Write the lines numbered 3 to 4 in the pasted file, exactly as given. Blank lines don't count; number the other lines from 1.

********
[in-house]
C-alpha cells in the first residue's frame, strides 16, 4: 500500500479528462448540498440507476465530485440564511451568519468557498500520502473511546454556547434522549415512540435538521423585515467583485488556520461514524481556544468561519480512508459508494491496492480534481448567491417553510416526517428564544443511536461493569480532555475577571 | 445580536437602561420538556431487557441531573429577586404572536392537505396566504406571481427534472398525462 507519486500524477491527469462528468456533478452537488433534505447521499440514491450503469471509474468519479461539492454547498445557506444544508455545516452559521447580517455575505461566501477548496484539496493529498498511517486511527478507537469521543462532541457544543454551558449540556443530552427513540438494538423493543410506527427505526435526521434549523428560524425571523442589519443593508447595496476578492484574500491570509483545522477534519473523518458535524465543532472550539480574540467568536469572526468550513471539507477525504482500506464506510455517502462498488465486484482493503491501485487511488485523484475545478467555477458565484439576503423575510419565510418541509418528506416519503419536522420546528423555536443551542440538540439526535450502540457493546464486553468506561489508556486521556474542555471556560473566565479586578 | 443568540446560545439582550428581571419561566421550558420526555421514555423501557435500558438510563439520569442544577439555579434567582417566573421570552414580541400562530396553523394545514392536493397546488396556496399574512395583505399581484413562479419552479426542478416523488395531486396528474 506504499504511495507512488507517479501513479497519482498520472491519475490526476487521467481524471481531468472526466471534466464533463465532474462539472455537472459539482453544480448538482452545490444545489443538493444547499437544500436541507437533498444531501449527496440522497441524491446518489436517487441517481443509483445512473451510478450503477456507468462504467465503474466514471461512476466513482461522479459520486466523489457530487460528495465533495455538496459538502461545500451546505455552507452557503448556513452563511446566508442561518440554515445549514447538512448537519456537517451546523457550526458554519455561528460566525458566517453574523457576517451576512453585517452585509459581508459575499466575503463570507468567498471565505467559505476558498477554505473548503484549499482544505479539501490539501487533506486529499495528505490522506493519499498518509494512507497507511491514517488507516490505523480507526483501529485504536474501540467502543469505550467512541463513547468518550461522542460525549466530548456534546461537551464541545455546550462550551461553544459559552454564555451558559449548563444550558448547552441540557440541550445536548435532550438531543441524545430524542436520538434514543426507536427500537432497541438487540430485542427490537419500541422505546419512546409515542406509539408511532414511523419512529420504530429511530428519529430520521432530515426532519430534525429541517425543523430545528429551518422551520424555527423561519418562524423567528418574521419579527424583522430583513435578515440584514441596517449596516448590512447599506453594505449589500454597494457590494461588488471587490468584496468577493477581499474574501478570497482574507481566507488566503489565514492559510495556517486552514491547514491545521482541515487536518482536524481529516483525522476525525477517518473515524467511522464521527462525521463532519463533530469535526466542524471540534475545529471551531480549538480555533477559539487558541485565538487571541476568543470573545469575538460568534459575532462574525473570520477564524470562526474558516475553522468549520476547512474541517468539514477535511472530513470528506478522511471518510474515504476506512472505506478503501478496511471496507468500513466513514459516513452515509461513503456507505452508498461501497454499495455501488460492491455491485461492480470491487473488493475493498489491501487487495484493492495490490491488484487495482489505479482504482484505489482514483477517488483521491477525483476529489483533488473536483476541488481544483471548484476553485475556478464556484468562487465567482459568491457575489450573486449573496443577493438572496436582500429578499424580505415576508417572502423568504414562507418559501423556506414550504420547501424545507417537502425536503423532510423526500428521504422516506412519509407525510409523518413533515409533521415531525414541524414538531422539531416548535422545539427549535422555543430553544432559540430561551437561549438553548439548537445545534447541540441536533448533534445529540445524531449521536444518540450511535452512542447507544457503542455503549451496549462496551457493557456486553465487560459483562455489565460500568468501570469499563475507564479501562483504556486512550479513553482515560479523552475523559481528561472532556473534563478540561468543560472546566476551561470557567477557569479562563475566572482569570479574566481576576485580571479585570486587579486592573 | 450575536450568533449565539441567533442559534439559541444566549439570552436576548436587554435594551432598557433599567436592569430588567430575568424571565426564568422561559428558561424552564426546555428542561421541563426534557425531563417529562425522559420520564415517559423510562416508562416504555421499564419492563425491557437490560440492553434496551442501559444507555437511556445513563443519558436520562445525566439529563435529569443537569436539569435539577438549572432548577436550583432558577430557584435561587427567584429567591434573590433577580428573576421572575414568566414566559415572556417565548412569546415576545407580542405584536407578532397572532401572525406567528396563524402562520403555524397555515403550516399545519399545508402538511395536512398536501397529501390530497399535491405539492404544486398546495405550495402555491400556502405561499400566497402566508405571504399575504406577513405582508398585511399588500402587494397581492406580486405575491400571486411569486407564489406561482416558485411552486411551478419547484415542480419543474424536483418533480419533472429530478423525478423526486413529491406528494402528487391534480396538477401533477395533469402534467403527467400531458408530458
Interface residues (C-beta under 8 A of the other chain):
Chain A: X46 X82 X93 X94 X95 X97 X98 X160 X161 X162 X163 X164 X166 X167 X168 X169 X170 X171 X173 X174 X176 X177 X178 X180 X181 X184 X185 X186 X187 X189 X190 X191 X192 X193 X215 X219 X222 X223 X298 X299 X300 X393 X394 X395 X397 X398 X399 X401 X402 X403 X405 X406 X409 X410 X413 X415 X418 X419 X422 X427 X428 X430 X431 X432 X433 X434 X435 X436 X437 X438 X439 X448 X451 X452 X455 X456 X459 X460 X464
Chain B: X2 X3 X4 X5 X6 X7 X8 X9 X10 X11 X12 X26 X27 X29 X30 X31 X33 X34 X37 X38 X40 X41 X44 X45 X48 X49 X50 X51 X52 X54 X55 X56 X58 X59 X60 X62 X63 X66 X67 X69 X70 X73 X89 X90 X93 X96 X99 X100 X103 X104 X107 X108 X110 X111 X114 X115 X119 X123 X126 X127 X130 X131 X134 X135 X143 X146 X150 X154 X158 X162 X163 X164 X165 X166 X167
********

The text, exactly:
Interface residues (C-beta under 8 A of the other chain):
Chain A: X46 X82 X93 X94 X95 X97 X98 X160 X161 X162 X163 X164 X166 X167 X168 X169 X170 X171 X173 X174 X176 X177 X178 X180 X181 X184 X185 X186 X187 X189 X190 X191 X192 X193 X215 X219 X222 X223 X298 X299 X300 X393 X394 X395 X397 X398 X399 X401 X402 X403 X405 X406 X409 X410 X413 X415 X418 X419 X422 X427 X428 X430 X431 X432 X433 X434 X435 X436 X437 X438 X439 X448 X451 X452 X455 X456 X459 X460 X464